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3 Changes to Preserving Autologous Tissue

Publish Date: January 22, 2020

Now is the time to review revisions to the Guideline for Autologous Tissue Management, which may require practice changes within the perioperative setting and other care areas. The revised guideline and materials that support implementation are now available in the 2020 edition of Guidelines for Perioperative Practice and online in the AORN Facility Reference Center.

New Evidence, New Practice Approaches

New recommendations provide new opportunities to review and refine the management of autologous tissue during various stages including handling, preparation, packaging, storage, and transportation, explains Julie Cahn, DNP, RN, CNOR, RN‐BC, ACNS‐CP, CNS‐CP, perioperative practice specialist and lead author of the guideline.

For example, a new section in the guideline called team communication clarifies tissue management across all phases of perioperative care, beginning with the preoperative briefing, during intraoperative hand-overs, and in the postoperative debriefing. Some actions include confirming the name of the tissue and how the tissue will be preserved.

“Teams can use the updated recommendations in the team communication section to refine a more comprehensive communication process for autologous tissue management that spans all perioperative phases of patient care,” Cahn says.

She highlights three specific updated sections of the guideline that interdisciplinary teams can compare against current practices to optimize safe tissue management:

  1. Registering as a Tissue Establishment (see recommendation 1)

    Using manufacturing steps such as sterilization or other processing that changes tissue from the original form requires the facility to register with the FDA as a tissue establishment. According to the FDA, the only processing steps that allow autologous tissue to stay in the original form are cleaning, rinsing, sizing, and shaping. Facilities must also register with the FDA as a tissue establishment if they routinely distribute tissue. This information is now consolidated into one section in the guideline, as described in recommendation 1.

  2. Storage (see recommendations 2¬–5)

    Now, an interdisciplinary team should determine the temperature range and the maximum storage duration for cranial bone flaps. When making the decision the team should consider the packaging method and patient-specific needs, as described in recommendation 2. 

    The maximum storage duration for cryopreserved parathyroid tissue is now an interdisciplinary team decision based on tissue viability and patient-specific needs, as discussed in recommendation 3.

    The storage temperature for skin should be 4° C (39.2° F), and the maximum storage duration for skin is now an interdisciplinary team decision, as described in recommendation 4.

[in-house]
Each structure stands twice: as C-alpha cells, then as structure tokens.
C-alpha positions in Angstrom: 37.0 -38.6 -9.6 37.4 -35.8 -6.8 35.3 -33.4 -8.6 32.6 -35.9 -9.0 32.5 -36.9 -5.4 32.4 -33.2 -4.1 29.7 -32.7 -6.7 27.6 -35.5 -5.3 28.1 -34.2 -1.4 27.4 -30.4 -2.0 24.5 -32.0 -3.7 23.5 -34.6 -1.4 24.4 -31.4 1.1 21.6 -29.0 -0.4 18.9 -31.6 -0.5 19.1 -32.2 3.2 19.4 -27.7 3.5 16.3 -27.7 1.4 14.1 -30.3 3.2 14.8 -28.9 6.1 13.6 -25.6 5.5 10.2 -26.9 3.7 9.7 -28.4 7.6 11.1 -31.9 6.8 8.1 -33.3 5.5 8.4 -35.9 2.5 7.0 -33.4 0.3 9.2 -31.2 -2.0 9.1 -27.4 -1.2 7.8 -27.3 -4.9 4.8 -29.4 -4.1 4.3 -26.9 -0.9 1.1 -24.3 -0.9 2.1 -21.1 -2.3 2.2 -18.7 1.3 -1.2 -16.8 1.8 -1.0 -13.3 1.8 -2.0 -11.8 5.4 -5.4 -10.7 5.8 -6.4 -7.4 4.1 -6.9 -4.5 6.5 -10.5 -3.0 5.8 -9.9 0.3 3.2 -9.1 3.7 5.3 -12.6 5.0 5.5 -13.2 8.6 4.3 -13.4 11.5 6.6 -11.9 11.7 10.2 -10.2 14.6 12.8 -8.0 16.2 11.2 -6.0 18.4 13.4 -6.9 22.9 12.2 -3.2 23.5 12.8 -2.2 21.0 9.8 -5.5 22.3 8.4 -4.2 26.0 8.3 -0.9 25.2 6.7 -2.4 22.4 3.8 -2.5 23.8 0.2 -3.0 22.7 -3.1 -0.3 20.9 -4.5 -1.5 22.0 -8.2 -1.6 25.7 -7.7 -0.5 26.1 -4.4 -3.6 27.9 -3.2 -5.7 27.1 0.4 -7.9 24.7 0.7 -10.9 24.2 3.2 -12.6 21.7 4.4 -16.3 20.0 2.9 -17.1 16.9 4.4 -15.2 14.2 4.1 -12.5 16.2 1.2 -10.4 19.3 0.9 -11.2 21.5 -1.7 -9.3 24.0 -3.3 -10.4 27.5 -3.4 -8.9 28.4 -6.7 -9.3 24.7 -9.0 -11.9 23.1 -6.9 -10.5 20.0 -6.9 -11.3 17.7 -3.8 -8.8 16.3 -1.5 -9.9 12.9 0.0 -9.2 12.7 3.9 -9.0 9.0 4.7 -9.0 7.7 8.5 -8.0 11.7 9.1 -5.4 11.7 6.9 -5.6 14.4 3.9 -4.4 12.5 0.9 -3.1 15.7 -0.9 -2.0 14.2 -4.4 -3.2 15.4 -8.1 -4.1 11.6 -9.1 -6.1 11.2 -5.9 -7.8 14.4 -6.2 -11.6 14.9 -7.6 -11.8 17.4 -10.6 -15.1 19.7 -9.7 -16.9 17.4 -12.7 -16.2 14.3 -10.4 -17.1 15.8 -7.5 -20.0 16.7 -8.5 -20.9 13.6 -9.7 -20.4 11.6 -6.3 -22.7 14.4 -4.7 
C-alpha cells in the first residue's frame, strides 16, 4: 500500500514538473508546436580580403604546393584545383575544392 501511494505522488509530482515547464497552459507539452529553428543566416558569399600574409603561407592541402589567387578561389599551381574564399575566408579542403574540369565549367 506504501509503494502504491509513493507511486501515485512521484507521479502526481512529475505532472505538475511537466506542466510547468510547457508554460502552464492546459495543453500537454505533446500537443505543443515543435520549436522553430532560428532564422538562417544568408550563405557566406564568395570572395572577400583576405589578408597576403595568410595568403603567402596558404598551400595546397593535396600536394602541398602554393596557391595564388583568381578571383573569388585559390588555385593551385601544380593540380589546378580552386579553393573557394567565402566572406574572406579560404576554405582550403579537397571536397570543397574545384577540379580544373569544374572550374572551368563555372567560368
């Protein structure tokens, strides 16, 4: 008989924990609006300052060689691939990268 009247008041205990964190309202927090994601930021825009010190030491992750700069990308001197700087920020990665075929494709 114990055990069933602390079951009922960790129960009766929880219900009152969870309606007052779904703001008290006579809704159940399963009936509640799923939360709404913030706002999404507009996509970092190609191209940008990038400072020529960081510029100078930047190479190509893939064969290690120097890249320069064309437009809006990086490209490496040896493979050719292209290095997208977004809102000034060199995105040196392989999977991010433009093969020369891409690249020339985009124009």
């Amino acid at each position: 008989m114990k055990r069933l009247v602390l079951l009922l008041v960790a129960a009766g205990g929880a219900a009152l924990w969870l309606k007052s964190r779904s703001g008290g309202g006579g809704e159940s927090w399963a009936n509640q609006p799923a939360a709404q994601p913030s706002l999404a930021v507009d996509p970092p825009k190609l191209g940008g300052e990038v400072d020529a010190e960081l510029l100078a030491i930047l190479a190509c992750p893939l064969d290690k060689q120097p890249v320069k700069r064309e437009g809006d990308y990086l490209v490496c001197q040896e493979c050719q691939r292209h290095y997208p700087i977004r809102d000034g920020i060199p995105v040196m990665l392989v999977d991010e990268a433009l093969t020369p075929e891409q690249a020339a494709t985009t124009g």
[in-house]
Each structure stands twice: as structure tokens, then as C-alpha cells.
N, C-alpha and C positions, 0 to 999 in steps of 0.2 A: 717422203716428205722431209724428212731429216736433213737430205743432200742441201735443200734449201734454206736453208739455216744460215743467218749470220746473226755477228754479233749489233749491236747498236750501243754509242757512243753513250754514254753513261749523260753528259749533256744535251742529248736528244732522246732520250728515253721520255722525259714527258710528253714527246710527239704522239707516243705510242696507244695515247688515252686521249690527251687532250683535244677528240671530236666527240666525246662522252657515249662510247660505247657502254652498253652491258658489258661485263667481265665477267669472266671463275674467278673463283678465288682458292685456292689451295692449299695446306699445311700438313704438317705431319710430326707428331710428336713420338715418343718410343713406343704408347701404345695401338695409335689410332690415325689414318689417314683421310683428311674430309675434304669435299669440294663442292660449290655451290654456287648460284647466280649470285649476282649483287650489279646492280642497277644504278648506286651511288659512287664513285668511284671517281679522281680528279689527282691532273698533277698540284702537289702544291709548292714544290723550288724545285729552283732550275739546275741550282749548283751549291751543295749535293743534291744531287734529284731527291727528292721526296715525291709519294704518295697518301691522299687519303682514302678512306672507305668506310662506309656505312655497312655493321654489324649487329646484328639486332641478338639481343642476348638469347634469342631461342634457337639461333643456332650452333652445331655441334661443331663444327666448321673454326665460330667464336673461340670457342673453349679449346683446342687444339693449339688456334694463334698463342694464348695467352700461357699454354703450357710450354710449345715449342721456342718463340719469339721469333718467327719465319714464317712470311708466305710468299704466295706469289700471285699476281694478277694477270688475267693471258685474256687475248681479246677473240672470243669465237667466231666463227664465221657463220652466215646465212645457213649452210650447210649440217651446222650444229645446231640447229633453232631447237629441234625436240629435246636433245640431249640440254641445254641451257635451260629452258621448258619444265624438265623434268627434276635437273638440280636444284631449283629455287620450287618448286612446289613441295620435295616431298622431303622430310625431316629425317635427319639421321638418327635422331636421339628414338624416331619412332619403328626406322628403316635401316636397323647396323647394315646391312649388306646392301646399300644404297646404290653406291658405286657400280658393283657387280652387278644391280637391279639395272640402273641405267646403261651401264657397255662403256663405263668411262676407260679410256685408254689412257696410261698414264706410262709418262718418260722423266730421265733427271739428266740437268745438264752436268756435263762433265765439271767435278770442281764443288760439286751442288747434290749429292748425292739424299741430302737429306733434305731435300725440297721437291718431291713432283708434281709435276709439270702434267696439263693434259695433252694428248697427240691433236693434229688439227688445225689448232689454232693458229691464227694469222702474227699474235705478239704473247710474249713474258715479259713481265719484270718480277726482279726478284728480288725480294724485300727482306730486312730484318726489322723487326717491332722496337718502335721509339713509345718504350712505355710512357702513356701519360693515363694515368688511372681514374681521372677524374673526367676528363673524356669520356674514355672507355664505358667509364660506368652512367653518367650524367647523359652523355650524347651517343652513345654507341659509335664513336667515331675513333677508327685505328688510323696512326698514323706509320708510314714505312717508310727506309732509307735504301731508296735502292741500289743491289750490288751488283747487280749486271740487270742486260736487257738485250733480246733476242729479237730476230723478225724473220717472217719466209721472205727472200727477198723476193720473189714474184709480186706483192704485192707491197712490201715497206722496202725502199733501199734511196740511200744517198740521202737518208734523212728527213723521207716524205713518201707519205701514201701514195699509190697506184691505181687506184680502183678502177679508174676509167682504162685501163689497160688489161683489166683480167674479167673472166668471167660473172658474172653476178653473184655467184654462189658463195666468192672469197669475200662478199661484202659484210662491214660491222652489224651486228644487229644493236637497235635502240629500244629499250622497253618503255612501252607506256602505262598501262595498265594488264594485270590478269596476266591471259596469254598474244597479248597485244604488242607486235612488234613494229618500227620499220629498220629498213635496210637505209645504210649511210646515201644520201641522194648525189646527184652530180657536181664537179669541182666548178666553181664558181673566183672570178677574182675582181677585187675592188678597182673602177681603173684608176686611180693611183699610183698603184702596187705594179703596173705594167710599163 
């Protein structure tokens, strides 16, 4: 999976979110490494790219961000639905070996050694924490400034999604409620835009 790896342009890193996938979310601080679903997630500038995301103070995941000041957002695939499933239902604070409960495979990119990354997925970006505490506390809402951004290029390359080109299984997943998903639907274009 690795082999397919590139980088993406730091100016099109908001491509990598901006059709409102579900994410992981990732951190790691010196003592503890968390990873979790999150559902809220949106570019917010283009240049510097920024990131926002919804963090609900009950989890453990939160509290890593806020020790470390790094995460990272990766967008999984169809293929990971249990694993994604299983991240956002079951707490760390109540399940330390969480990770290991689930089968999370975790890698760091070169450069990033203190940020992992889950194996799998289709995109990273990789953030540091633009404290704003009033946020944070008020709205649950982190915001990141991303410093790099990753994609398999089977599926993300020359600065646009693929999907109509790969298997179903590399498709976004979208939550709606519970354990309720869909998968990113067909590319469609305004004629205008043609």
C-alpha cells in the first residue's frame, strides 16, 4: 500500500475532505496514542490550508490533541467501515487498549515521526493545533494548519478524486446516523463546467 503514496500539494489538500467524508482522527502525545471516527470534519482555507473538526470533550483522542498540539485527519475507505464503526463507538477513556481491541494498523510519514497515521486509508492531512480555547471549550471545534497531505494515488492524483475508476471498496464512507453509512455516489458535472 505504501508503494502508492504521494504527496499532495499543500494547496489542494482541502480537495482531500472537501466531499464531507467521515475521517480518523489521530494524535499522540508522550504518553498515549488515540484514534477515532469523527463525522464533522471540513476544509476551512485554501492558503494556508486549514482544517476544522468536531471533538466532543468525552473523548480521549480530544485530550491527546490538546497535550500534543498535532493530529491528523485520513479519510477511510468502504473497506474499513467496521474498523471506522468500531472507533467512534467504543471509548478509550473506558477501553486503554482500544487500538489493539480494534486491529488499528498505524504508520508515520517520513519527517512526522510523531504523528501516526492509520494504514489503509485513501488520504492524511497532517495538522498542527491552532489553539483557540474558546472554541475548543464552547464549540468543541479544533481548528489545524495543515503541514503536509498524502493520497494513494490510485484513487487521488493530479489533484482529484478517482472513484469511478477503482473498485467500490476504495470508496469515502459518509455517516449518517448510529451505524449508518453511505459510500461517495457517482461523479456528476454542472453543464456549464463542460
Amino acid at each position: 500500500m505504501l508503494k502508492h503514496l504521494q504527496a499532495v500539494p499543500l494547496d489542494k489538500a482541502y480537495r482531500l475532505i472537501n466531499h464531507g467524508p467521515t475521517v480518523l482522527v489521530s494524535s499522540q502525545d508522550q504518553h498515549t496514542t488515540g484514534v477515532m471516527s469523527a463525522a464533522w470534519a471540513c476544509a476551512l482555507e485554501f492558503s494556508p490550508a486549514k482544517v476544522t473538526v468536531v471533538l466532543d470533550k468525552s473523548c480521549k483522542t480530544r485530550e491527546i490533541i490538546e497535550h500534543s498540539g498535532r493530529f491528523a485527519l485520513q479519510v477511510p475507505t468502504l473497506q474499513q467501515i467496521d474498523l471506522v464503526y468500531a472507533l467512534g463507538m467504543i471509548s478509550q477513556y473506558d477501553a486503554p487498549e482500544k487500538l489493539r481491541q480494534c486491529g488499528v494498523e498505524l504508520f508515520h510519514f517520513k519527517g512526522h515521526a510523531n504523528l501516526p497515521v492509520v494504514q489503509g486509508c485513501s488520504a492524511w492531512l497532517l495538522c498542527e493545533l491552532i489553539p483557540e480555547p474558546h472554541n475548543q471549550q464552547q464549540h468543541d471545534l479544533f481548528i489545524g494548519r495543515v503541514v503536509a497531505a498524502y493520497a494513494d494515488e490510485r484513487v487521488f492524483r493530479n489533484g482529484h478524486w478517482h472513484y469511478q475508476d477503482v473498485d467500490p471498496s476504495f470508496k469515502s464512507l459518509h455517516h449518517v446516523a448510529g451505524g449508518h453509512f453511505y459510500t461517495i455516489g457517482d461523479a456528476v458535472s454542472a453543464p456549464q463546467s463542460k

The storage temperature of vessels is between 2° C and 8° C (35.6° F and 46.4° F) and the maximum storage duration for vessels is 14 days, as discussed in recommendation 5.

  3. Management (see recommendations 12, 14)

    Teams should review specifics of tissue that is nearing expiration or maximum storage duration, such as: determining patient status and condition of the packaging, discussing tissue details with the patient’s surgeon, and contacting the patient or patient’s legal representative for release of the tissue, as discussed in recommendation 12.

    New terminology specifying tissue records gives facilities more flexibility in the location of the information recorded on autologous tissue such as the patient health record or in a tissue log. The new verbiage is in alignment with federal regulations for registered tissue establishments, as discussed in recommendation 14.


Free Resources for Members

Guideline Essentials: Implement revised guideline implementation tools into your practice to help better manage autologous tissue to minimize microbial growth and reduce the risk for errors:

  • Gap Analysis Tools: Tools to assess areas in which your facility may not be compliant with the guidelines.
  • Policy & Procedure Templates: Ready-to-use customizable templates for developing your facility’s policies and procedures
  • Competency Verification Tools: Ready-to-use customizable templates for verifying competency to meet facility requirements


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Implementing Best Practices for Autologous Tissue Management (1.0 CHs)

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Back to Basics: Autologous Tissue (1.5 CHs)

A Team Approach to Improving Tissue Management